It was 1996, eight years into the polio eradication campaign. The virus still circulated intensely in much of Africa, paralysing thousands of children. Some countries, particularly those engulfed in war, had yet to organize a single mass immunization campaign. Routine vaccination rates were declining in many places. Leadership was needed. In response, Africa's most visible leader, South African President Nelson Mandela, stepped forward.

In August, Mr. Mandela launched 'Kick Polio Out of Africa', a campaign that has rallied the entire continent. By the end of 1996, 28 African countries had carried out National Immunization Days (NIDs),reaching more than 52 million children. Three years later, the Democratic Republic of Congo started mass immunizations – the last country in the world to do so.

The Initiative's history is marked by such leadership. Latin American countries helped show the way in the 1980s with mass immunizations. In 1993, China's President Jiang Zemin launched the first NIDs in the world's most populous country. Within two years, China had no new cases of indigenous polio. In 2001, the Presidents of the DR Congo, India, Mali, Nigeria, and Sierra Leone launched that year's rounds of NIDs in their countries.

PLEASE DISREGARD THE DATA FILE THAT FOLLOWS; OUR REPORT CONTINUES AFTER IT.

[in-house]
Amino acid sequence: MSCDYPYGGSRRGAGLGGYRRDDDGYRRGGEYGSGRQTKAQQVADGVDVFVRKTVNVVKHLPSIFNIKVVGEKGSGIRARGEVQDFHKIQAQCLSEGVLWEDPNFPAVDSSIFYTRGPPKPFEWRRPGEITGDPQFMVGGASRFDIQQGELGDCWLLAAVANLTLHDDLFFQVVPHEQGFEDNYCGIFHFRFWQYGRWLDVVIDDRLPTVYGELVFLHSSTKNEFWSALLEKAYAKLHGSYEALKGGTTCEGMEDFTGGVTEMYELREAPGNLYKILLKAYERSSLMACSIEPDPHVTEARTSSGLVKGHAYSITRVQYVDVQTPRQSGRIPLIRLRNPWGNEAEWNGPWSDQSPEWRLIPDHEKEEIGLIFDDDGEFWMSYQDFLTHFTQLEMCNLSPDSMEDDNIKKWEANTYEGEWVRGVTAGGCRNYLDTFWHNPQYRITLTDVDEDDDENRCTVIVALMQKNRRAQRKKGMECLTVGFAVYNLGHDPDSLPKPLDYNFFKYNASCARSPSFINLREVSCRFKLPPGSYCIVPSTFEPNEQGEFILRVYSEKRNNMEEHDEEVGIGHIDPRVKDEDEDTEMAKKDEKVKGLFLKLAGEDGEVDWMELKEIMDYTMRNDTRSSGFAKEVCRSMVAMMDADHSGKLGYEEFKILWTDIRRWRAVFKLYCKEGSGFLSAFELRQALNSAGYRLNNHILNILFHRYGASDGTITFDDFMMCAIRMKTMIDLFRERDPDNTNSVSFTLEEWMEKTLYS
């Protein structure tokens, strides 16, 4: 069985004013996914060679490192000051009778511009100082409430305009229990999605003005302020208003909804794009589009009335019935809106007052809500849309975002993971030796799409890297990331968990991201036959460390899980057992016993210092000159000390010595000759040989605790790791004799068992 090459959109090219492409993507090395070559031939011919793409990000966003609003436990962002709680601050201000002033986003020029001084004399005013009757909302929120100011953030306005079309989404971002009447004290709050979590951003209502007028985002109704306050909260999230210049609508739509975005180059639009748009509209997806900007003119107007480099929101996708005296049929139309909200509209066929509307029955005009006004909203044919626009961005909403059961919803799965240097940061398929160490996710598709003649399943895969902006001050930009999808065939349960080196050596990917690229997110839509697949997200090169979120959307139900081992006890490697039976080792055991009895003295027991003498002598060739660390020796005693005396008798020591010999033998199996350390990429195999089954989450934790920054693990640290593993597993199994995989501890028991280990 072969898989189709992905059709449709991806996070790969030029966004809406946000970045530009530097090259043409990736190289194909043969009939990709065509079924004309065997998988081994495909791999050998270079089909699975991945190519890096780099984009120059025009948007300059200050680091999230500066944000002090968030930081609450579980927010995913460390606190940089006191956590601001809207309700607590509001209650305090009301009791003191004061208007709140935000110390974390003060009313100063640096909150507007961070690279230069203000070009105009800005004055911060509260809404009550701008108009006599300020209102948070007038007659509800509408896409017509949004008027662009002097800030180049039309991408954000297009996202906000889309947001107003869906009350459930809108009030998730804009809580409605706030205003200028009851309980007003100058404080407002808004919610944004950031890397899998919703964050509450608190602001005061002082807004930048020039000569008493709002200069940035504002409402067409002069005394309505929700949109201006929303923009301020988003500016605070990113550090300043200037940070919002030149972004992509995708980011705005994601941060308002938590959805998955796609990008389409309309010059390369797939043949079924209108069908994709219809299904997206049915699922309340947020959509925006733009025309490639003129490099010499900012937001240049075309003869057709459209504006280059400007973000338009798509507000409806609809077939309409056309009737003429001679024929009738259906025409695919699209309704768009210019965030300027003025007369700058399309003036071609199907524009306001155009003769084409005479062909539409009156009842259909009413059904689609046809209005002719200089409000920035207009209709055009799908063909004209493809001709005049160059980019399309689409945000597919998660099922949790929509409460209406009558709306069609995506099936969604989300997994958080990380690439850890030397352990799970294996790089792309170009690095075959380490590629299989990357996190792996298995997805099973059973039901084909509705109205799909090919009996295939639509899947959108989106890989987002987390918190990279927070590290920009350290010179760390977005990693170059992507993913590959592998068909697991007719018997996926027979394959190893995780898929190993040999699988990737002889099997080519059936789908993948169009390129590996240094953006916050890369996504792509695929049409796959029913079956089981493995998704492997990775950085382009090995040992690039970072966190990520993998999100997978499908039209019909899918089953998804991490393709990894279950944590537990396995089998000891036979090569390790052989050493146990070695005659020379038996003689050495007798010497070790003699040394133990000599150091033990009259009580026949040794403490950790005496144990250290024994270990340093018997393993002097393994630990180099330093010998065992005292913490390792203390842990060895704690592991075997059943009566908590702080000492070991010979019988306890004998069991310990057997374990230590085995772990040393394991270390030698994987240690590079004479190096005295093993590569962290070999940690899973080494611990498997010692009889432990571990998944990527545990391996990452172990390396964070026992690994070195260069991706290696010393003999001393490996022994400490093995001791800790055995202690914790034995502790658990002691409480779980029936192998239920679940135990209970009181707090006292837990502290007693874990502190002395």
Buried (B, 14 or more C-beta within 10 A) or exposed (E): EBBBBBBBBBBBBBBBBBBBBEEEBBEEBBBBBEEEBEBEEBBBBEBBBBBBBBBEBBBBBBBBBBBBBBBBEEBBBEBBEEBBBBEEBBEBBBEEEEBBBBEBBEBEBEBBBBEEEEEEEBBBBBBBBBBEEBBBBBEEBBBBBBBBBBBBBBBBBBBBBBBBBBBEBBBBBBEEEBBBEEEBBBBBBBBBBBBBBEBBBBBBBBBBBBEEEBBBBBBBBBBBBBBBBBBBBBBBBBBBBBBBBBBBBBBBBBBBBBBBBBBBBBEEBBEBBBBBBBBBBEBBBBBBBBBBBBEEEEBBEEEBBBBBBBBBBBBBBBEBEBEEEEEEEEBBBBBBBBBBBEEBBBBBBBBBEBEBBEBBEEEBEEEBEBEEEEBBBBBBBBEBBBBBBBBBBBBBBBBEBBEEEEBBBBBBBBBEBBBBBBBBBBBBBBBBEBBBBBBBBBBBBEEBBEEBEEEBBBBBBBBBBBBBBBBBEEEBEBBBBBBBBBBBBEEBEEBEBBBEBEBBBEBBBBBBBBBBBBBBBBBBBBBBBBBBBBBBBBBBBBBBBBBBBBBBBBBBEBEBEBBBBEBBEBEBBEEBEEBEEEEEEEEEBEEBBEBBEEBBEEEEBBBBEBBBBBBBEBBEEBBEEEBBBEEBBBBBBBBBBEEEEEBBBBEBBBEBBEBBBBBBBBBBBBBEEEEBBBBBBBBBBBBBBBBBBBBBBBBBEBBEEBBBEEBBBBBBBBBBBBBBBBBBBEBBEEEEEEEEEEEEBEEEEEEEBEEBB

Political commitment is essential for eradicating polio. In countries where polio is still endemic, political commitment helps ensure that the most vulnerable communities are reached; that often-scarce resources are dedicated to the eradication effort; and that regional and local governments implement countrywide coverage. In polio-free countries, commitment is needed to sustain high rates of routine immunization and rigorous surveillance for the disease. In wealthy donor countries, such commitment provides the Initiative with major funding and, often, technical expertise.

Political leadership has brought us to the brink of polio eradication. But if this leadership weakens now, the wild poliovirus will continue to circulate in a handful of endemic countries, defeating the goal of eradication. As long as one poliovirus remains, every country remains at risk.

© Sebastião Salgado

A health worker vaccinates a toddler against polio in the city of Moradabad during the May 2001 round of National Immunization Days.